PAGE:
ScienceDirect | September 4, 2021Read the Publication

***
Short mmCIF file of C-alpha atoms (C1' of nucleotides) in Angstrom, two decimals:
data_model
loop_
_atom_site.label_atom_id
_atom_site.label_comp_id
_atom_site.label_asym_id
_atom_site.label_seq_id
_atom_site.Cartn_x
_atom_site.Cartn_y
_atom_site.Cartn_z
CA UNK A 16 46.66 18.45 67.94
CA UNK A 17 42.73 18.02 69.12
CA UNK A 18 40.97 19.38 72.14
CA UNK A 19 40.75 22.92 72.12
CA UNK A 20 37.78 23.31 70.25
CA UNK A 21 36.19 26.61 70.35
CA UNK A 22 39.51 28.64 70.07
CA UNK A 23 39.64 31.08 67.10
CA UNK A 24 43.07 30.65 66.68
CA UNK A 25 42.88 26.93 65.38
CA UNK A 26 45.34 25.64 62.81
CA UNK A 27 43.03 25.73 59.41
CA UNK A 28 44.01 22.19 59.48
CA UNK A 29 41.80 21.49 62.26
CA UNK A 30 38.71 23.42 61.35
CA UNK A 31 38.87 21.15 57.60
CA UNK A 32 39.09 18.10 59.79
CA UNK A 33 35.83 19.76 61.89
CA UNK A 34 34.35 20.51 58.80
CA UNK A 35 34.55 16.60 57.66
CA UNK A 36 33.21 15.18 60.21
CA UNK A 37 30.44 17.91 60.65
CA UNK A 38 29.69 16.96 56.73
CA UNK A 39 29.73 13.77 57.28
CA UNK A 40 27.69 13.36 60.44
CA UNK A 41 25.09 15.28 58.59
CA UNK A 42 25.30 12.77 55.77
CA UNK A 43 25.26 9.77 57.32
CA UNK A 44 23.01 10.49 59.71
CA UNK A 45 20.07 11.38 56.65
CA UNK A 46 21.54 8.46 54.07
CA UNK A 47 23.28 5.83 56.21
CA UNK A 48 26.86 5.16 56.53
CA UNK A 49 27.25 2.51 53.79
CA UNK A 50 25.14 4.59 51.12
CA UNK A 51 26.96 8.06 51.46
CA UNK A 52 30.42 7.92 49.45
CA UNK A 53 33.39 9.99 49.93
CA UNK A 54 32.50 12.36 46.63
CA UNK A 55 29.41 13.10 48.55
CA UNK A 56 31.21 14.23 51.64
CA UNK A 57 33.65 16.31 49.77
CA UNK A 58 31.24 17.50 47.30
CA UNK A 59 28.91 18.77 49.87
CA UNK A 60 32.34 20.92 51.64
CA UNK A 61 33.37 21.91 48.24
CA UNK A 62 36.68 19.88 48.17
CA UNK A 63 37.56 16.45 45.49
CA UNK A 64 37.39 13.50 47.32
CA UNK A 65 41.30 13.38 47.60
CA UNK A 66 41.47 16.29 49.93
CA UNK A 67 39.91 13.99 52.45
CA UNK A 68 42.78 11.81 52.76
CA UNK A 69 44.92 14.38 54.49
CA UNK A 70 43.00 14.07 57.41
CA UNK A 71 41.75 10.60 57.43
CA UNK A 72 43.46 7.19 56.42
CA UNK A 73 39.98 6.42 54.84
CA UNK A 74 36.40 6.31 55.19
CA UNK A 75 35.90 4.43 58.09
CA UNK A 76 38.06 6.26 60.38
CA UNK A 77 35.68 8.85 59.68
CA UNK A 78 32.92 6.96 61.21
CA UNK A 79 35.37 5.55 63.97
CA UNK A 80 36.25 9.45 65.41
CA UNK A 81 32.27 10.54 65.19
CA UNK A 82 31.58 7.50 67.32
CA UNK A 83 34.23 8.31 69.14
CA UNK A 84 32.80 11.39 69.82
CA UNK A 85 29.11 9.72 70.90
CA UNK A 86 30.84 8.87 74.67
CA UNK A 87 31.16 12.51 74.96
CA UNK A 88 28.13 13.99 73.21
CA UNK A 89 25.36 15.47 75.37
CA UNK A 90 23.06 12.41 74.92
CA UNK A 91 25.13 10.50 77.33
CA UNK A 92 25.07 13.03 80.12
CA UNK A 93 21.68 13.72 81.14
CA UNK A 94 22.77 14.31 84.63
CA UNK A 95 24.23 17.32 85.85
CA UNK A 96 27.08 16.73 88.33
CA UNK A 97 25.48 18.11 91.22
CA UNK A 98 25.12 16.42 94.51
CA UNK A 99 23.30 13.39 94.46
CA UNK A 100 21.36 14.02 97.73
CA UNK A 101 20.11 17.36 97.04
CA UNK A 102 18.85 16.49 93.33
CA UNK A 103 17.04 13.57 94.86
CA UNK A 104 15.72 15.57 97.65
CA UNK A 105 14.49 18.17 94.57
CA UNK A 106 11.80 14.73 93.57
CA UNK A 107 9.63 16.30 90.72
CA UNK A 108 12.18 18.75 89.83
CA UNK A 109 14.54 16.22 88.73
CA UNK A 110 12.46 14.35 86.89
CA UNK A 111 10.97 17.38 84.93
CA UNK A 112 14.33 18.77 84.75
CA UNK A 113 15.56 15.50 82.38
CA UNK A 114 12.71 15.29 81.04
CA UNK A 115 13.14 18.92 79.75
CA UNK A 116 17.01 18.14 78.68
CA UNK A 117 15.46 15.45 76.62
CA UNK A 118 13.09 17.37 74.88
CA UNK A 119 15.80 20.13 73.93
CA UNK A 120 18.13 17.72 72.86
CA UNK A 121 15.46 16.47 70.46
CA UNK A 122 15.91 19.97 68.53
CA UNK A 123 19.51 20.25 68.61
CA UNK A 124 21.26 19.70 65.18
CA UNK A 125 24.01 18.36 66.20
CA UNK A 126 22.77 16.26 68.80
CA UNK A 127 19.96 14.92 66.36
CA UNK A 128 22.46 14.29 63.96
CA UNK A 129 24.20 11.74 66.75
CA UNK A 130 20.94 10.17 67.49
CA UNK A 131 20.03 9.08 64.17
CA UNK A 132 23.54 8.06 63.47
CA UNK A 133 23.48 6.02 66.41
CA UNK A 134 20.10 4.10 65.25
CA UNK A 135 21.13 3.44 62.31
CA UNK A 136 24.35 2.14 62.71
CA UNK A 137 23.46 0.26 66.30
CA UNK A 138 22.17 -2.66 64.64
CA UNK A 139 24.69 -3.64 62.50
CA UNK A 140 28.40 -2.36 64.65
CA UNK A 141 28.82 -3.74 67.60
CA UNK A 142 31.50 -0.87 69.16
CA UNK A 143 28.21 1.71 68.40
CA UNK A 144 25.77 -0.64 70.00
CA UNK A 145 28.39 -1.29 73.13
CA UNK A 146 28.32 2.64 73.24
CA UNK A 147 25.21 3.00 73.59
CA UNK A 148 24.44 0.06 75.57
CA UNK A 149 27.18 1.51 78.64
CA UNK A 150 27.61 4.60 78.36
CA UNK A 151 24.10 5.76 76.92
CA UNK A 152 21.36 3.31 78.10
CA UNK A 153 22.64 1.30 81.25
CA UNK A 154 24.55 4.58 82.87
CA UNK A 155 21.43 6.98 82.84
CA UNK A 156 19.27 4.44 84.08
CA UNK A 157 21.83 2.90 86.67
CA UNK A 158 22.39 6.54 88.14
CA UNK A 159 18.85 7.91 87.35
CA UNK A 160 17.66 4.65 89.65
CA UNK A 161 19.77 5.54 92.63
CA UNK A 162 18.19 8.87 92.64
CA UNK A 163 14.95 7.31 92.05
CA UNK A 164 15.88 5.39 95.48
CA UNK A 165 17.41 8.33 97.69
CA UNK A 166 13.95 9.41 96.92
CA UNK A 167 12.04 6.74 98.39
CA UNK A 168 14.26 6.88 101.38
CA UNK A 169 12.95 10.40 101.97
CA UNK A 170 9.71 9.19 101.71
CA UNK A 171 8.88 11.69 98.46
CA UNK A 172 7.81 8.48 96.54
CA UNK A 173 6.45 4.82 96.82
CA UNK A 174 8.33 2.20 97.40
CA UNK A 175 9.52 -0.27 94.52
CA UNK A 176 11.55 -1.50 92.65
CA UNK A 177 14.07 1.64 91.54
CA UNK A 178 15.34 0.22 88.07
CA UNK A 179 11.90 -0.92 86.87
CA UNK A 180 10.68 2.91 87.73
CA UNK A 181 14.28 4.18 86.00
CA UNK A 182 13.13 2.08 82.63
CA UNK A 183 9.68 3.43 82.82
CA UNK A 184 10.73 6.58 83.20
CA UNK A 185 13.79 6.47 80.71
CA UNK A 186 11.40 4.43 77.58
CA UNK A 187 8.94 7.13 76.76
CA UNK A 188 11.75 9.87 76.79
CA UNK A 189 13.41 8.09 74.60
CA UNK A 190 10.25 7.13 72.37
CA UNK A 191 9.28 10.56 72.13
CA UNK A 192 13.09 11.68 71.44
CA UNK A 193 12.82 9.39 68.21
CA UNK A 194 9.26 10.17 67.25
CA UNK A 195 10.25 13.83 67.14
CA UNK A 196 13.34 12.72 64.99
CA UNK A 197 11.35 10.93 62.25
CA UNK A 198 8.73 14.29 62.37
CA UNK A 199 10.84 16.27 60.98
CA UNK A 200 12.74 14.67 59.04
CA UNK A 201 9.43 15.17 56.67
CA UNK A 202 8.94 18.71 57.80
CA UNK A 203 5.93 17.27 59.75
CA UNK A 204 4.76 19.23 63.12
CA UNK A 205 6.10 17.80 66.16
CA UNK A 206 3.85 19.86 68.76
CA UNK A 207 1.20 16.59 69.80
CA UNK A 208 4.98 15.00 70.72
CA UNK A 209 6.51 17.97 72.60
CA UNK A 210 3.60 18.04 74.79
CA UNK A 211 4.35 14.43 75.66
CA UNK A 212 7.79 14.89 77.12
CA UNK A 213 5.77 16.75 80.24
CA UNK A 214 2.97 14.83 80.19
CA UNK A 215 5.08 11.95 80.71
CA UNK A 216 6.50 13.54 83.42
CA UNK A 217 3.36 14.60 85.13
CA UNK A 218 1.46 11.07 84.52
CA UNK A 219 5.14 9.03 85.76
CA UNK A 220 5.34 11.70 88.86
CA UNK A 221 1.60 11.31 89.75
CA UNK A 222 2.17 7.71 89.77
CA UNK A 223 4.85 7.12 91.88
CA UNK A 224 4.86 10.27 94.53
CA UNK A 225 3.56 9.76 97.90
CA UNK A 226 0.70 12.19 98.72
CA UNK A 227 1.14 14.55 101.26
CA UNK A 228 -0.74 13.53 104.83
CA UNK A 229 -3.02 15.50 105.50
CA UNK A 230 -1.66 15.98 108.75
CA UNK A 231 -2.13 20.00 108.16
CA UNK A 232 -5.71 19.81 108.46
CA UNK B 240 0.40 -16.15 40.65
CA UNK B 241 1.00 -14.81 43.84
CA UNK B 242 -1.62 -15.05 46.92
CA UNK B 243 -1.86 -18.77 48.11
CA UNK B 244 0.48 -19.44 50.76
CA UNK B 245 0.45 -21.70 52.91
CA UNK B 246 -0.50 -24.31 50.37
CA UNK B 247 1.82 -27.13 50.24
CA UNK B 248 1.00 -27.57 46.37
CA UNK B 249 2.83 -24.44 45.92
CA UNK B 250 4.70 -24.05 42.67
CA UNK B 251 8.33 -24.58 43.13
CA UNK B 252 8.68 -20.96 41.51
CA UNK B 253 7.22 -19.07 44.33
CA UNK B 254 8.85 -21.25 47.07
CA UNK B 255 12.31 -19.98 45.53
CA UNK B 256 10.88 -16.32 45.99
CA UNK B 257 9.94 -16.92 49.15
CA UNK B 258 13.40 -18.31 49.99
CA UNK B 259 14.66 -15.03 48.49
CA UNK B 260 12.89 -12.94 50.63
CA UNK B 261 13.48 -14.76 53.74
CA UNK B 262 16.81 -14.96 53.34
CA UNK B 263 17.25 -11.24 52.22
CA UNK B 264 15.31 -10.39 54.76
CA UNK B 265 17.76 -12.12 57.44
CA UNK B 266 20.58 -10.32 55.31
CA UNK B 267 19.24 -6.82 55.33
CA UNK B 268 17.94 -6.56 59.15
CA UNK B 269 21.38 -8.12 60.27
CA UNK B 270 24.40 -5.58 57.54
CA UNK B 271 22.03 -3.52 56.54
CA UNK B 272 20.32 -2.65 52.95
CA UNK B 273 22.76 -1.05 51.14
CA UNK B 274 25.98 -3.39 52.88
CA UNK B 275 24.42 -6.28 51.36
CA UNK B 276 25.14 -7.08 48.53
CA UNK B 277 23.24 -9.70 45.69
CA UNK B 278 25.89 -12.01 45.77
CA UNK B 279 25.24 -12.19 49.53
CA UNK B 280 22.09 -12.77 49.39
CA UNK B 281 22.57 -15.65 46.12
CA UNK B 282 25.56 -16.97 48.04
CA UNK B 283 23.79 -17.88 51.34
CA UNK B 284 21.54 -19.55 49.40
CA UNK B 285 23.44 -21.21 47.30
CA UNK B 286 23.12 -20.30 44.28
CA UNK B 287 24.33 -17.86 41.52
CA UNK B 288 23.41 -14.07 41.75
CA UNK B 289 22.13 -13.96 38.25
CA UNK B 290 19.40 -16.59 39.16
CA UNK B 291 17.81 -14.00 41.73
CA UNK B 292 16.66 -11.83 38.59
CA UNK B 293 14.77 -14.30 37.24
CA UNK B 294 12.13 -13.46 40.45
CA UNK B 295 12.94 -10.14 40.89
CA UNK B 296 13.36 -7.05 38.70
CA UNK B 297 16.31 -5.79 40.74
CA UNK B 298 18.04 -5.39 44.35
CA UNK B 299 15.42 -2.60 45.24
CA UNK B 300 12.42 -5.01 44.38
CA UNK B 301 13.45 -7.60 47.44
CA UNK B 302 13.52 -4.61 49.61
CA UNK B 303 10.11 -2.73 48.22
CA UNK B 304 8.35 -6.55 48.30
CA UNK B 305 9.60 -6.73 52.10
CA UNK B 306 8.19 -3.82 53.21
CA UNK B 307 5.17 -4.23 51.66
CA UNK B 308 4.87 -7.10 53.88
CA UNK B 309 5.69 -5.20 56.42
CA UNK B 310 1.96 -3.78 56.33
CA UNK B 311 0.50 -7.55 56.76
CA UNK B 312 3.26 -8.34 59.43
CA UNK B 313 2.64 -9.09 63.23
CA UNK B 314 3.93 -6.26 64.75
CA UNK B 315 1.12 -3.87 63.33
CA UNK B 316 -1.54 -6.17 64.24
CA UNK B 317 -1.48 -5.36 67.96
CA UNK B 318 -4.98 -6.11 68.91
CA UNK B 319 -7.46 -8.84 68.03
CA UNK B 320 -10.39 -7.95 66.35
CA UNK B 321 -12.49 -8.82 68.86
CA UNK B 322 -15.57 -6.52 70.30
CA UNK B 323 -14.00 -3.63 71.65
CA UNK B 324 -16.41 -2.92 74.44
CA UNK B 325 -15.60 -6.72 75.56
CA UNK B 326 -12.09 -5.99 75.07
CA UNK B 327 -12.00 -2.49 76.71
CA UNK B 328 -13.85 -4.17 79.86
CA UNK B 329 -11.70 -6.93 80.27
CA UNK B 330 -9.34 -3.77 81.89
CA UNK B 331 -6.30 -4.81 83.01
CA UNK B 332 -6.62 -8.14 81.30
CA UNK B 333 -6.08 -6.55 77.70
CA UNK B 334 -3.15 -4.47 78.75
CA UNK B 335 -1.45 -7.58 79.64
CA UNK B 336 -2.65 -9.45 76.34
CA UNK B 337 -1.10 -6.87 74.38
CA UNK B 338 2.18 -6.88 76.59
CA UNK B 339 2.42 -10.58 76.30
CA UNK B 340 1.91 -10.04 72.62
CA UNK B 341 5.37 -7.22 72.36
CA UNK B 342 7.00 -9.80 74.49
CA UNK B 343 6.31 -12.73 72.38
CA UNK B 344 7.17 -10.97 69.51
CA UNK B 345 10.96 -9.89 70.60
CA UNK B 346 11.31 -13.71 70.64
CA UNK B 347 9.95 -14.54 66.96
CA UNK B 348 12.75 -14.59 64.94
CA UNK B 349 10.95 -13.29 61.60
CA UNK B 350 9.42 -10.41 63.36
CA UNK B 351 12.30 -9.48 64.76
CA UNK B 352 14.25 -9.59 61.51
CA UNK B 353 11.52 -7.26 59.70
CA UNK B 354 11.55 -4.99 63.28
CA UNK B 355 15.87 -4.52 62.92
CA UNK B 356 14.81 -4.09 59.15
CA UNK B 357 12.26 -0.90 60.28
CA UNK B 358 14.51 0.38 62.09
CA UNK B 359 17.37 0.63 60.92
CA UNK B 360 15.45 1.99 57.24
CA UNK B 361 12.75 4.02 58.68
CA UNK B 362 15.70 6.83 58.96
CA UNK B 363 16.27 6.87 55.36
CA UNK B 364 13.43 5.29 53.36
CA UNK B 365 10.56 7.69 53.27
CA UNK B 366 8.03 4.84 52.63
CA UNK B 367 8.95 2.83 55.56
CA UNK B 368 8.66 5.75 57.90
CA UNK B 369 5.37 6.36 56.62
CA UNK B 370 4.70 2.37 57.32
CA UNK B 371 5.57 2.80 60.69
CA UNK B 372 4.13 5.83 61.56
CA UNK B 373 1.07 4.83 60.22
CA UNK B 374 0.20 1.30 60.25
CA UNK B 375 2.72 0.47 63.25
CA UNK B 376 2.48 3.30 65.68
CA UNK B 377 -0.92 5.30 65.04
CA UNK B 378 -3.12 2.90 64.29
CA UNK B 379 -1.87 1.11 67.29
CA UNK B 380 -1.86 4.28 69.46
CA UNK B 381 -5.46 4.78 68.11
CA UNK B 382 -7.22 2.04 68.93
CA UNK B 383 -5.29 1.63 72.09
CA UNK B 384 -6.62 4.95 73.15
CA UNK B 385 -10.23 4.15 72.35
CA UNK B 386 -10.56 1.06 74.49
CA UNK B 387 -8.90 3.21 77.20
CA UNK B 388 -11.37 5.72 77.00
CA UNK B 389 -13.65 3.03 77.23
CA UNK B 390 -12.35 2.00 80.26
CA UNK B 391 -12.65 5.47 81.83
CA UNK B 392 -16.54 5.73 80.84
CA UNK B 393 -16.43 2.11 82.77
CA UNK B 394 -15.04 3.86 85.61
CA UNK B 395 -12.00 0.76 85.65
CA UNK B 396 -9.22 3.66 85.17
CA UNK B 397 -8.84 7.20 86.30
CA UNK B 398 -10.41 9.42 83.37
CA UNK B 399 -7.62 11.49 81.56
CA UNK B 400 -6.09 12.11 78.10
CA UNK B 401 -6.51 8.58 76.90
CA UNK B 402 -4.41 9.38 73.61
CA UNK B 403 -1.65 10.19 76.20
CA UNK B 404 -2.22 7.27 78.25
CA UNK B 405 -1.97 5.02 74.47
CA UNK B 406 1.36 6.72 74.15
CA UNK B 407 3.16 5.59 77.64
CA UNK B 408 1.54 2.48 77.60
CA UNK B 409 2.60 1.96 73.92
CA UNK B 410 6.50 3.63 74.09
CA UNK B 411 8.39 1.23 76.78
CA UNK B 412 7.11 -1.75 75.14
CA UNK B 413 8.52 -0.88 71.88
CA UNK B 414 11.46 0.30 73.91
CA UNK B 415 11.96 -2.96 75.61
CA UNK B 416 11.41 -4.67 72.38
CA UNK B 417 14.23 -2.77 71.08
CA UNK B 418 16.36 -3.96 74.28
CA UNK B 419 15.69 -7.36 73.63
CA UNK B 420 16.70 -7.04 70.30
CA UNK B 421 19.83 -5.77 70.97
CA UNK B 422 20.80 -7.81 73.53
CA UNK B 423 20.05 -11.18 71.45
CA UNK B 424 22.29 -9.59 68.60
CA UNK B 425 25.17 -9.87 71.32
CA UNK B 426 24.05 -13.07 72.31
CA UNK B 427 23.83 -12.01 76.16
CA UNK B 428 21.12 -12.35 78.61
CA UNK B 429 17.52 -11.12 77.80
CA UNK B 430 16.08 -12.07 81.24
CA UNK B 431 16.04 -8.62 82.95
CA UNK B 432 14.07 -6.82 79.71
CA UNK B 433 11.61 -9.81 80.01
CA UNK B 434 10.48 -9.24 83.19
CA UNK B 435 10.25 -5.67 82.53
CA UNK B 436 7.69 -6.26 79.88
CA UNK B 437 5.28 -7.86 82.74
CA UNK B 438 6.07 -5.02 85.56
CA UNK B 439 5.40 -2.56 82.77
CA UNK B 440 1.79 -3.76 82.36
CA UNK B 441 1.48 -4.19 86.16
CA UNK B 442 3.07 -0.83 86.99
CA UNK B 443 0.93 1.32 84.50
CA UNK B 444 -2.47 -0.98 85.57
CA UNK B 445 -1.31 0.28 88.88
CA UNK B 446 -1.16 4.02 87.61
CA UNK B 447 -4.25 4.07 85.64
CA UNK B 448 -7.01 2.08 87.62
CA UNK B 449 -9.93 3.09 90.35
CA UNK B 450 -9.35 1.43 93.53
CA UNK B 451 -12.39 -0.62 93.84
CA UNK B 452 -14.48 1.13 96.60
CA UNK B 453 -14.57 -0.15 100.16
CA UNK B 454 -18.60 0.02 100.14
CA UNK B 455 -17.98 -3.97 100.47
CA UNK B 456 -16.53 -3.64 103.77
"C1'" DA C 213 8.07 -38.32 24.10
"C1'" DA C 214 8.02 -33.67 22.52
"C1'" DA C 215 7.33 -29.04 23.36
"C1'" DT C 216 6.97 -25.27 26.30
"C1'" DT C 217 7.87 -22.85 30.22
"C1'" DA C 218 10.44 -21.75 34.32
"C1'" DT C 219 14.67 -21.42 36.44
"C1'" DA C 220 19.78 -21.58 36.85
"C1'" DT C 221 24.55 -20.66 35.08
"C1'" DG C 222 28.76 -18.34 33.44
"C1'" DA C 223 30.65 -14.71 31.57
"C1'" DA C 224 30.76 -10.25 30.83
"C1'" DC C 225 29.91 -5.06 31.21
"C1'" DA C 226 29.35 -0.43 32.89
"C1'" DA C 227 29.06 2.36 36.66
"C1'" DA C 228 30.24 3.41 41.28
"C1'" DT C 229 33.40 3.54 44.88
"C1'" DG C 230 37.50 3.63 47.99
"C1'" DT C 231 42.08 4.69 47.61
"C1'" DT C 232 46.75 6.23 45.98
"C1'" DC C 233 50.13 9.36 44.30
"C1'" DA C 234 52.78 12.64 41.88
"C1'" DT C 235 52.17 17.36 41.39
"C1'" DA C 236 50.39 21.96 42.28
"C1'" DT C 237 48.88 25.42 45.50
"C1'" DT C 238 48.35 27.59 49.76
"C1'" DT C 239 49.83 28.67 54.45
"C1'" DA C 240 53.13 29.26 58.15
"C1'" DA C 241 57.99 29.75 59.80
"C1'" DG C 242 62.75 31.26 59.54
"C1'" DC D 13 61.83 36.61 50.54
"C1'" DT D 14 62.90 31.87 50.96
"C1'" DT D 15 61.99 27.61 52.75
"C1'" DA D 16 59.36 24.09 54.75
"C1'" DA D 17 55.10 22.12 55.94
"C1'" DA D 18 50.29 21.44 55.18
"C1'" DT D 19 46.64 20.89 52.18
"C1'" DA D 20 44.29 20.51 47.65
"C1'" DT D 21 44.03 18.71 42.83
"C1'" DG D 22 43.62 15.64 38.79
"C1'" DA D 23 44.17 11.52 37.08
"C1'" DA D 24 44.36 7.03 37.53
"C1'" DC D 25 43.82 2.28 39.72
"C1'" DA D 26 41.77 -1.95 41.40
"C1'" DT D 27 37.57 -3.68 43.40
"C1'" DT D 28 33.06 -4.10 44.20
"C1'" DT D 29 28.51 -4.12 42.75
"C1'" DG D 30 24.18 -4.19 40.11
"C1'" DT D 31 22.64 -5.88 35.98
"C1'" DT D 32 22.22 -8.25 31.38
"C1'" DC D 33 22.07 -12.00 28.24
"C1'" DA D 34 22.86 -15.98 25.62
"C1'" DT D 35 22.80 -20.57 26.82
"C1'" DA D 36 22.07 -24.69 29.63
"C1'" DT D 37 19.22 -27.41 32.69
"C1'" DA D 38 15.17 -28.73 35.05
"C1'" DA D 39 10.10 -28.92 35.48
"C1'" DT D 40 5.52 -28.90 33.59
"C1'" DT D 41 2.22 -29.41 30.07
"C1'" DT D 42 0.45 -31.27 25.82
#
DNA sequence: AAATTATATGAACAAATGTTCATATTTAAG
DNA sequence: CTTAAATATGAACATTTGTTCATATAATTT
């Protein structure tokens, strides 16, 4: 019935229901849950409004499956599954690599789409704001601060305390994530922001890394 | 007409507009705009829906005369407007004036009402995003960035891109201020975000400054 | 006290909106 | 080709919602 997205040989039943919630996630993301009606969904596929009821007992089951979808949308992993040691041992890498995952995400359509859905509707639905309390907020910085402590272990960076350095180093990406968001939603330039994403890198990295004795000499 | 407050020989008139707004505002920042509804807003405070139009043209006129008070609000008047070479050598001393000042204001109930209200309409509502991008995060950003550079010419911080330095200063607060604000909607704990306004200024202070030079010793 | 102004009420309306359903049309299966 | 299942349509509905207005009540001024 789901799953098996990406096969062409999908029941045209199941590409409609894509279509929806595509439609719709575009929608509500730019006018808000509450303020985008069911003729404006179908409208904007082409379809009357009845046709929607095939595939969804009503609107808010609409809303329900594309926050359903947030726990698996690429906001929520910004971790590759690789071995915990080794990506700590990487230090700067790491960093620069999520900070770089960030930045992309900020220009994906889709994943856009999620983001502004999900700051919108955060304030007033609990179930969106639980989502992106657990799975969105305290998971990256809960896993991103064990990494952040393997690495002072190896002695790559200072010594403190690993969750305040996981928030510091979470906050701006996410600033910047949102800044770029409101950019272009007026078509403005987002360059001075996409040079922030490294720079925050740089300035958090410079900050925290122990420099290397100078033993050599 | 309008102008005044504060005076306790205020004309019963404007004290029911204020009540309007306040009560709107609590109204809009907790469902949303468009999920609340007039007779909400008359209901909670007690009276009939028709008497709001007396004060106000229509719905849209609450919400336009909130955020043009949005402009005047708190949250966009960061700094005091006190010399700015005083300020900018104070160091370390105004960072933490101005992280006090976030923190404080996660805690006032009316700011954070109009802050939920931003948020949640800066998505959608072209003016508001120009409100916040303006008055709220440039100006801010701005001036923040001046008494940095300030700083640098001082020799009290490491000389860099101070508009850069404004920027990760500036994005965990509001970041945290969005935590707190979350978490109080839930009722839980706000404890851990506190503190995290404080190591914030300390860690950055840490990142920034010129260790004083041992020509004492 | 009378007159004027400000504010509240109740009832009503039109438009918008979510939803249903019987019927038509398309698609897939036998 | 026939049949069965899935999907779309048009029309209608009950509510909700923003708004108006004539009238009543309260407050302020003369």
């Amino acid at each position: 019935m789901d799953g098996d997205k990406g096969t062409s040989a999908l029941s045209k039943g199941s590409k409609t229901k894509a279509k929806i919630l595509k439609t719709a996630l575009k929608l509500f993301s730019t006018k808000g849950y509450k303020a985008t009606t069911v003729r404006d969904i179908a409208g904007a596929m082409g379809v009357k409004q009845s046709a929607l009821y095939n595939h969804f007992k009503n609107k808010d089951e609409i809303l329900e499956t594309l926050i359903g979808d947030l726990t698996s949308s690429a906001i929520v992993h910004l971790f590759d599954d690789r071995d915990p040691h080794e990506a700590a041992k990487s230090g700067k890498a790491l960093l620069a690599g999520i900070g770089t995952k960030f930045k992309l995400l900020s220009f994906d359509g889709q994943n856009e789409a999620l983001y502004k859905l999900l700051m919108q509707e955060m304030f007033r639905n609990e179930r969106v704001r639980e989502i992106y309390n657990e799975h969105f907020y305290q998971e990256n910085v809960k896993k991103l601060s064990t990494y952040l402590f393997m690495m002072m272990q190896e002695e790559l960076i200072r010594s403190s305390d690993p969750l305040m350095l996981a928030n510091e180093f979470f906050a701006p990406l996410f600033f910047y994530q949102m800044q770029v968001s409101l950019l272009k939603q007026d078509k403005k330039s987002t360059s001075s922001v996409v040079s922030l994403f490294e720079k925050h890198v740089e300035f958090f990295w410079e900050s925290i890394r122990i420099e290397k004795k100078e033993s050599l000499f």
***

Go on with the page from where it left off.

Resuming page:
As rates of substance use have increased in the United States, rates of substance-involved pregnancies have also been on the rise, inspiring new civil policies designed to punish pregnant and parenting individuals who engage in substance use or are living with an untreated substance use disorder. Proponents of punitive civil policies argue that such policies will deter substance use behaviors and/or that substance use during pregnancy deserves punishment for harming the fetus. Current scientific evidence invalidates both claims, offering compelling evidence that punitive civil policies often worsen the harms of substance use for both parent and child. In this commentary, we review this evidence and explain how punitive policies that threaten child removal and the termination of parental rights exacerbate the very problems they are ostensibly designed to reduce. Rather than coercive and punitive responses, families affected by substance use need greater access to affordable, evidence-based treatment as well as services that address the structural and relational concerns underlying substance use. Above all, responses to perinatal substance use in both policy and practice should prioritize keeping families together.